Banks in Sweden Told to Add Risk Weights to Government Bonds

  • Sovereign debt holdings need to reflect market reality: FSA
  • Swedish FSA says it couldn't wait for EU to complete review

Sweden has told its banks to stop pretending all government bonds are safe.

With Greece on the verge of bankruptcy numerous times over the past five years, the cat’s out of the bag: it is possible to lose money on sovereign debt. That means banks should no longer be free to operate as though that weren’t the case, according to Sweden’s Financial Supervisory Authority.

Though European regulators have been trying to address this issue, Sweden didn’t want to wait for a region-wide decision before acting, Uldis Cerps, executive director of banking at the FSA in Stockholm, said in an interview.

It makes little sense that while “sovereign risk is being priced in markets on a daily basis,” banks “would be, by the regulatory framework, allowed not to take this into account in their capital planning,” he said.

European Yields

Within Europe alone, government bonds trade at very different yields, with investors in short-term debt sold by Switzerland, Germany and Denmark paying for the privilege of lending to those governments. Meanwhile, two-year Greek notes trade at about 8 percent.

Sweden has told its four biggest banks that they can’t adopt the standardized models, which would allow them to use risk weights as low as zero on sovereign debt. Instead, they must come up with internal ratings systems and assign realistic loss probabilities to the assets. The method also needs to apply to municipal debt, Cerps said.

The regulator is now reviewing models submitted by Nordea, SEB, Handelsbanken and Swedbank, which together have assets equivalent to about four times Sweden’s gross domestic product. The Swedish Export Credit Corp. has also provided its internal ratings model for assessment.

The FSA plans to have a response ready at the beginning of next year, Cerps said. The agency will look at how debt from Greece, for example, is weighted against Germany, he said.

“That is a modeling option that we certainly have an opinion on,” Cerps said. “The underlying idea, of course, is that you have some kind of differentiation. You clearly see the differences if you look at market pricing of sovereign debt.”

Sweden already last year started using its national regulatory freedom under so-called Pillar 2 rules to require banks to hold capital against sovereign debt. The risk weight attached to an asset determines how much capital a bank must hold to protect it from losses.

“We needed to take more short-term measures to assure the banks aren’t relying on having a possibility of enjoying a zero-percent risk weight,” Cerps said. In Sweden, the extra capital allocation is likely to be modest. “It isn’t a measure that requires much capital; it is more of a kind of good housekeeping matter,” he said.

Global regulatory efforts to reflect sovereign debt risks on banks’ books are riddled with provisions that ultimately give governments preferential treatment, according to a March study by the European Systemic Risk Board. These include smaller haircuts when the debt is used as collateral or held as liquid assets.

European Commission President Jean-Claude Juncker earlier this year proposed limiting the amount of sovereign debt banks may hold. Yet such a “far-reaching” step should be part of a global assessment, he said. The Basel Committee on Banking Supervision is reviewing sovereign debt treatment as it looks at how low-default portfolios generally should be handled.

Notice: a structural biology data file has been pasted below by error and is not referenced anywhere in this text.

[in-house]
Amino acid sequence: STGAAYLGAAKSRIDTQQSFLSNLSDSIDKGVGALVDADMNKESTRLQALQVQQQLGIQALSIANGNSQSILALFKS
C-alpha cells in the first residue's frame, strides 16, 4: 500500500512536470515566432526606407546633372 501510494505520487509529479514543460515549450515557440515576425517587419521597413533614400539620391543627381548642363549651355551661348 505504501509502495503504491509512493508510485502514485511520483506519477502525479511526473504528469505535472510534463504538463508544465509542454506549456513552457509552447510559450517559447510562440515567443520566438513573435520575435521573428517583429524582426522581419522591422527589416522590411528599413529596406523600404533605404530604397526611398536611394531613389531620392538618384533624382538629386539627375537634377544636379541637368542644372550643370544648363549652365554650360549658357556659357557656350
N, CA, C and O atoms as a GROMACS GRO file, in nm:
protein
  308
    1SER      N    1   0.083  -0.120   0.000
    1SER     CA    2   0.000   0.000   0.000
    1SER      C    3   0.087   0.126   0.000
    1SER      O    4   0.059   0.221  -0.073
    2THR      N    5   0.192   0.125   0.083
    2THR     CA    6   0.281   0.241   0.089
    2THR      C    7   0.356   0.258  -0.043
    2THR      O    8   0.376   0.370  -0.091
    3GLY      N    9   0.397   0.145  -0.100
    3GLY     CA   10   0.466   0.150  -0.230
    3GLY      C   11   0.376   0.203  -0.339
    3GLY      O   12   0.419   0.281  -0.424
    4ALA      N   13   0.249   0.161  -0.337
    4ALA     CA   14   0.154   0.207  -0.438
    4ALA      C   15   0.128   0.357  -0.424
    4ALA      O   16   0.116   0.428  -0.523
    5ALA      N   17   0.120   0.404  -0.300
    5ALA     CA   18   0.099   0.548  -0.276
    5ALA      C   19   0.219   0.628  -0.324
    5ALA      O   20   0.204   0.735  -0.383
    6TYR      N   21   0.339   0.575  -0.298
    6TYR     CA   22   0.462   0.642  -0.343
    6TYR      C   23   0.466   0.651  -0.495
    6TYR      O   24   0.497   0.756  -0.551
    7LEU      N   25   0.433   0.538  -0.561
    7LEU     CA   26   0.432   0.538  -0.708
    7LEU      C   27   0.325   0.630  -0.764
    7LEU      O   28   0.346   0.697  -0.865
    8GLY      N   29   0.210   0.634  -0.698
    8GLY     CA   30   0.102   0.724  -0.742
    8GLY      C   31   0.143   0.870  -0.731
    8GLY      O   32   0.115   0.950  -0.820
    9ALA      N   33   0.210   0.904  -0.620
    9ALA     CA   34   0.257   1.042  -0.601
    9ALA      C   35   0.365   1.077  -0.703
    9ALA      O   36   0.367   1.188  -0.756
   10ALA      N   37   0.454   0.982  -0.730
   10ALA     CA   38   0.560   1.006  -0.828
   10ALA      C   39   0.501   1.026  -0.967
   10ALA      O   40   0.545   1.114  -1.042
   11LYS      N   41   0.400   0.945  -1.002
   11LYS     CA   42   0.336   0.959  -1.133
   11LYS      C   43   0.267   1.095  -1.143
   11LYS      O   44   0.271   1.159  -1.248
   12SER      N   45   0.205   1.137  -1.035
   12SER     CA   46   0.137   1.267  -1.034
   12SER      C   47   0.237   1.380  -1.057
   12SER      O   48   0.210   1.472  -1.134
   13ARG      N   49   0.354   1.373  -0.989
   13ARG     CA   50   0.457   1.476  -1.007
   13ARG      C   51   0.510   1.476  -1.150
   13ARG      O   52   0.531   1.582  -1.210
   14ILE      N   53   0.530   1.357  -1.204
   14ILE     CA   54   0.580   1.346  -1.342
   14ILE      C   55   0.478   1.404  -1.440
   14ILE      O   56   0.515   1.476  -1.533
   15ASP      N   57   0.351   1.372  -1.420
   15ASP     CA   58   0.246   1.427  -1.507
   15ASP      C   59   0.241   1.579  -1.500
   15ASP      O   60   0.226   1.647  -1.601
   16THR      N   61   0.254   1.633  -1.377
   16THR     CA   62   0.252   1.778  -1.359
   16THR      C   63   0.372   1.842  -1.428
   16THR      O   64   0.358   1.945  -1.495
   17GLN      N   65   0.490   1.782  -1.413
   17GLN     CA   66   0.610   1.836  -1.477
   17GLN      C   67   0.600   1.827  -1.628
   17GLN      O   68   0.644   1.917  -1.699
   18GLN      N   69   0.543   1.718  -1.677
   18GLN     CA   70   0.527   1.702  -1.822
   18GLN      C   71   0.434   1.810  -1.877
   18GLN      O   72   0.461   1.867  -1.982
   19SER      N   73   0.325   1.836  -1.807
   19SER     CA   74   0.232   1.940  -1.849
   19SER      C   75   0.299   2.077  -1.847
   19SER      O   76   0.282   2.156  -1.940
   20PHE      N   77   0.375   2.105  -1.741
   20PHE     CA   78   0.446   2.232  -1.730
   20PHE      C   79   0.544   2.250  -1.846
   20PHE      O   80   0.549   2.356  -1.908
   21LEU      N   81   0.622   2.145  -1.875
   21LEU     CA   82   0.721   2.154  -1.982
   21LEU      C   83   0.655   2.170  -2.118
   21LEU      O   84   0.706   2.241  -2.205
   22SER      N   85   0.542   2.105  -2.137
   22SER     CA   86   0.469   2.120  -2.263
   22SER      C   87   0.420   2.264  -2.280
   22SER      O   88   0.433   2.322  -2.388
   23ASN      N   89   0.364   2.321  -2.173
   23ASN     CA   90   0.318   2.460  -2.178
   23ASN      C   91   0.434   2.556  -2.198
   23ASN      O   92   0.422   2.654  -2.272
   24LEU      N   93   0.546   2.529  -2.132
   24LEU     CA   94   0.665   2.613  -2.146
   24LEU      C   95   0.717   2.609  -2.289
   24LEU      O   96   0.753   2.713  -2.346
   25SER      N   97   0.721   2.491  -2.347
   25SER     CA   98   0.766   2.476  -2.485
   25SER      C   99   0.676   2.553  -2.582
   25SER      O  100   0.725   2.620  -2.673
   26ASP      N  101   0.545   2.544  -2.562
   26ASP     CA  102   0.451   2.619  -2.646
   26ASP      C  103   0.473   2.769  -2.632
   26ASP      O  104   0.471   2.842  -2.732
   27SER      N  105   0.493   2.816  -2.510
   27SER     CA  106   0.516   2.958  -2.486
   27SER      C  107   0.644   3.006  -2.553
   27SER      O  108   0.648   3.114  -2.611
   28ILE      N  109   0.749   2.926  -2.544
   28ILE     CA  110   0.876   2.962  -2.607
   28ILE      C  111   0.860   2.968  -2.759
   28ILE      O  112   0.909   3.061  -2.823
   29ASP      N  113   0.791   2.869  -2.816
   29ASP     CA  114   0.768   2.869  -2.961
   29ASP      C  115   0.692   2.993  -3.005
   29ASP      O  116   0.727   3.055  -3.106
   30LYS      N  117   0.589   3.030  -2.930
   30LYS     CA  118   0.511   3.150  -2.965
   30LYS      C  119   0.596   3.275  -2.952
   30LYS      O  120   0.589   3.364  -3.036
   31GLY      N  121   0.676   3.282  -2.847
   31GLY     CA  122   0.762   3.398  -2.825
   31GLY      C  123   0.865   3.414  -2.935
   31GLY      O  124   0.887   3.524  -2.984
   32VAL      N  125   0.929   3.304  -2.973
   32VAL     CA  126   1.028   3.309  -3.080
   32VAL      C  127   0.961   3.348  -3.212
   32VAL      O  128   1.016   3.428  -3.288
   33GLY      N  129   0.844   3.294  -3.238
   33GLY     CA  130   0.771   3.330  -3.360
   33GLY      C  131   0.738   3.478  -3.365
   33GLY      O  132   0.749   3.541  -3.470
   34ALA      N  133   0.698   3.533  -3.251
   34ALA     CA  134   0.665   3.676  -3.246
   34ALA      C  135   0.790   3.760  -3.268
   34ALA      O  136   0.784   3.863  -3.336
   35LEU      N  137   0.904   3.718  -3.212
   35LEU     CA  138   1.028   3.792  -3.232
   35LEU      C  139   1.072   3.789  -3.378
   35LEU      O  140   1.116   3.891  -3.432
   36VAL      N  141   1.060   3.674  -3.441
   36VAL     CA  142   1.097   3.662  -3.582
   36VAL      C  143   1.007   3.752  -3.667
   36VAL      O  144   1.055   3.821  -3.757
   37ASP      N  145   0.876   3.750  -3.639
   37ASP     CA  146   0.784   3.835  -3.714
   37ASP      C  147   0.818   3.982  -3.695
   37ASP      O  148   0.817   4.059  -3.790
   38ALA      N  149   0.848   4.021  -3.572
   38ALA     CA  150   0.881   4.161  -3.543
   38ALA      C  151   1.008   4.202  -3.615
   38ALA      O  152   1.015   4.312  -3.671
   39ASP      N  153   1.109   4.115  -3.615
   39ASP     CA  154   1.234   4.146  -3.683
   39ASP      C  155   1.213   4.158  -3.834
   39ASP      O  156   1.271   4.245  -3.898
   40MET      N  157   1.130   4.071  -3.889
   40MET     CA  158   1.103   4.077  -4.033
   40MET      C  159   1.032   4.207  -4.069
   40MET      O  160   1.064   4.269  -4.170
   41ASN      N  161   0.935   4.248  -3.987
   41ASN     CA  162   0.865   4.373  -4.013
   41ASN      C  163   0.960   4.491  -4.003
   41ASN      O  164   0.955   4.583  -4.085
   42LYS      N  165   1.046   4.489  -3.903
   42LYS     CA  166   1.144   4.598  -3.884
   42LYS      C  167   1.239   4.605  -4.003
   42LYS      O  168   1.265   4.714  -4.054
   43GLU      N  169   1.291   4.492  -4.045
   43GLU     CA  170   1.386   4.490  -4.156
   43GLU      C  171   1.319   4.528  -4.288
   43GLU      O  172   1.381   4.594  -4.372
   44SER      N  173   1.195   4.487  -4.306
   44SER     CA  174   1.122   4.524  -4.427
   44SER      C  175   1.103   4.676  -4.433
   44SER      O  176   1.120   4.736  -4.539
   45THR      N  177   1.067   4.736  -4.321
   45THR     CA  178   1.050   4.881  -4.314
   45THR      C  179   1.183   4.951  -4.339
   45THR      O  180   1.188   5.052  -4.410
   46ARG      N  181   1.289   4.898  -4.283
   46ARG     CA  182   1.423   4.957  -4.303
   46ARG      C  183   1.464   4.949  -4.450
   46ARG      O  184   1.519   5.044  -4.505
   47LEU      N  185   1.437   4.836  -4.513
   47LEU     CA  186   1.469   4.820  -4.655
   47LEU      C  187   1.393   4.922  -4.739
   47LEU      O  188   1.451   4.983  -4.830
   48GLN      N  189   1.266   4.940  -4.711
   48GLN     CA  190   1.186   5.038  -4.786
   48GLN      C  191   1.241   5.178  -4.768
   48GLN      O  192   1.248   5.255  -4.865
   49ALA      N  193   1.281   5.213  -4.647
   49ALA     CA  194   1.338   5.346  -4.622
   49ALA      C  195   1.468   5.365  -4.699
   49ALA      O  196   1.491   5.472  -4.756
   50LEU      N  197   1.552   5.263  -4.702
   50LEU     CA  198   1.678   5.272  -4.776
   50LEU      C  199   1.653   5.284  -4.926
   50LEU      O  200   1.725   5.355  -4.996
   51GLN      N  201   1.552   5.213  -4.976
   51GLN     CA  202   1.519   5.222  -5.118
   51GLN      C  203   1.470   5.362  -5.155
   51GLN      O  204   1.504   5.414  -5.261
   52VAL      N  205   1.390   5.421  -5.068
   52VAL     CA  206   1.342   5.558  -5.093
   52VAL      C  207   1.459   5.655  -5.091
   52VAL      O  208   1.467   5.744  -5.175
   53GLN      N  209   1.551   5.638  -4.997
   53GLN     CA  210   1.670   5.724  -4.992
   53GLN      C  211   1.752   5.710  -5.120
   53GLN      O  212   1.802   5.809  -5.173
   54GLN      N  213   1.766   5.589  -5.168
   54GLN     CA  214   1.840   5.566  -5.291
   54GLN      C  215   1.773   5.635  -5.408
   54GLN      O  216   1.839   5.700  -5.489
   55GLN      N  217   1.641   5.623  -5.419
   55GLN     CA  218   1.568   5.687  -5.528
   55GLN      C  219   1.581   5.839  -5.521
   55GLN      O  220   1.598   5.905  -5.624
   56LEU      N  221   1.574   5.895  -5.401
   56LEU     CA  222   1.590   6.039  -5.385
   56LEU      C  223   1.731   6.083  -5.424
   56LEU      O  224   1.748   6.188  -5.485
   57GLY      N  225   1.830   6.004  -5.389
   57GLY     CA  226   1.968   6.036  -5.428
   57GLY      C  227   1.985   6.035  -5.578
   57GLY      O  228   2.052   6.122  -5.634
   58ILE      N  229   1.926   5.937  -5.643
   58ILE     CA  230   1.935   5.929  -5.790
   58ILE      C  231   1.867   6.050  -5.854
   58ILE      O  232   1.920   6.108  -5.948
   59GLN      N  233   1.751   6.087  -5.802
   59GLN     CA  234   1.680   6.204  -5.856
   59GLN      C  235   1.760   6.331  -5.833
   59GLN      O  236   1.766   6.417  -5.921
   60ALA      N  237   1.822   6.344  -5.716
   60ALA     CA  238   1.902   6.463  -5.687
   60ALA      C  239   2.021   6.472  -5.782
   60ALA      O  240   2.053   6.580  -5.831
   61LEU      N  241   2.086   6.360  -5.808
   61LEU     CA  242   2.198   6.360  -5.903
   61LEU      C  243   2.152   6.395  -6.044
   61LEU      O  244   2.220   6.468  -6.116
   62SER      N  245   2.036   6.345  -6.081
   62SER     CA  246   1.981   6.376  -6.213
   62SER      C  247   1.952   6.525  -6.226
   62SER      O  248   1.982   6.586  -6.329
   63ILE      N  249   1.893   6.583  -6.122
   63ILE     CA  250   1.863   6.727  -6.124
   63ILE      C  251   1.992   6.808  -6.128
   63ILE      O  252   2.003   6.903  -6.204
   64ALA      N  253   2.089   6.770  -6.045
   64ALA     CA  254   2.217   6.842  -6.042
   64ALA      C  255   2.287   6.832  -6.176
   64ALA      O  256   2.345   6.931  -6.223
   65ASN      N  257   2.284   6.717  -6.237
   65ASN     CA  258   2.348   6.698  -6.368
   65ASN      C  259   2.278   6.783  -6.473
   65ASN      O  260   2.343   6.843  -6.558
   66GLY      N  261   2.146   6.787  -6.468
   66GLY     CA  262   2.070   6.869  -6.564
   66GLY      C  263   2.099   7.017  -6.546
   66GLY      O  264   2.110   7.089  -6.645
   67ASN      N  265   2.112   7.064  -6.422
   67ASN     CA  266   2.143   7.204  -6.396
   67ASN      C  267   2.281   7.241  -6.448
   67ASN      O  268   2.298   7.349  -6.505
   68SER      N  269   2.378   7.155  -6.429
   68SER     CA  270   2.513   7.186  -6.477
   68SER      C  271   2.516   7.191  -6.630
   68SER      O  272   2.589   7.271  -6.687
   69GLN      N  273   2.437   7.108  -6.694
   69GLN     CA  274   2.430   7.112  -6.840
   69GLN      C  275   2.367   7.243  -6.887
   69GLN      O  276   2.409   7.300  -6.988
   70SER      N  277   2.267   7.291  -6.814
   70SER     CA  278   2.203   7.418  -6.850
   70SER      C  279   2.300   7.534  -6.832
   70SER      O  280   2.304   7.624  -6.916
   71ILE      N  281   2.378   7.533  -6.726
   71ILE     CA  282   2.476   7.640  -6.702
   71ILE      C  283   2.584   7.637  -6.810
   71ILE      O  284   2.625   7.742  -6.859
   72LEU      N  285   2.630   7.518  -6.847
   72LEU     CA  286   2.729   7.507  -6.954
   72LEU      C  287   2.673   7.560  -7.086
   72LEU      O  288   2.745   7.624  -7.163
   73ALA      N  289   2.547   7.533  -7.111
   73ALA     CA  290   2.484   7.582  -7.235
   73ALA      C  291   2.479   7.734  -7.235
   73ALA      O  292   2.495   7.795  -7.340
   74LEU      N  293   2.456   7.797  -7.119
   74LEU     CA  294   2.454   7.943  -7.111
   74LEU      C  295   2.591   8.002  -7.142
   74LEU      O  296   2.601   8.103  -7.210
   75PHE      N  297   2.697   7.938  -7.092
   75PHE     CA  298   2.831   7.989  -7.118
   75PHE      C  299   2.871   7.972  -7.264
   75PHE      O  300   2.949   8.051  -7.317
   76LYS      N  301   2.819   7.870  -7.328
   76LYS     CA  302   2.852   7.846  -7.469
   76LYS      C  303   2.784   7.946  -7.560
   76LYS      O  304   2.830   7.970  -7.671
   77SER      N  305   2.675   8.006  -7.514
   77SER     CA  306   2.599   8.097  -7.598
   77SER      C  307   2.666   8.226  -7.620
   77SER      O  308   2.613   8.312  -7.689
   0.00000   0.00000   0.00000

Denmark’s FSA said it won’t follow Sweden’s lead in a step that seemingly contradicts a recommendation by the country’s central bank. Denmark also argued in favor of a more critical approach to measuring asset risks back when Basel proposed giving its AAA-rated covered bonds a lower liquidity status than sovereign debt.

Sovereign risk isn’t “a major risk factor in a Danish context,” Kristian Vie Madsen, the agency’s deputy director for banks, said in an e-mailed response to questions. “Therefore, we have no plans for front-running the international development by introducing such risk weights on a national level.”

Nordea Chief Executive Officer Christian Clausen said in an interview last week he expects regulators to conclude some exposures are best handled using internal models while a standardized approach is more suitable for others, including sovereign debt.

“Why should we all model sovereign debt,” Clausen said. “Corporate risks are much more diversified and much more different, so it makes much more sense to risk model the corporate risks.”

It’s not the first time Sweden has moved aggressively to shore up its banking system well before the rest of the European Union. The FSA requires total capital of up to 25 percent of risk-weighted assets for some Swedish banks. The lenders’ sovereign debt exposure was about 5 percent of total assets in 2013, according European Banking Authority figures. That compares with as much as 17 percent for Belgian banks.

Sweden’s decision to require banks to use internal models on sovereign bonds marks something of a departure from the guidance given on other asset classes. The regulator has chided banks for relying on overly optimistic internal calculations for mortgage and corporate assets.

Cerps says standardized models are there to ensure banks don’t cut corners using their own, tailor-made calculations. But when standardized models themselves lead to a rosier world view than is desirable, then alternatives need to be found, he said.

“We have to keep in mind that the alternative of not modeling them is having a zero risk weight,” he said.

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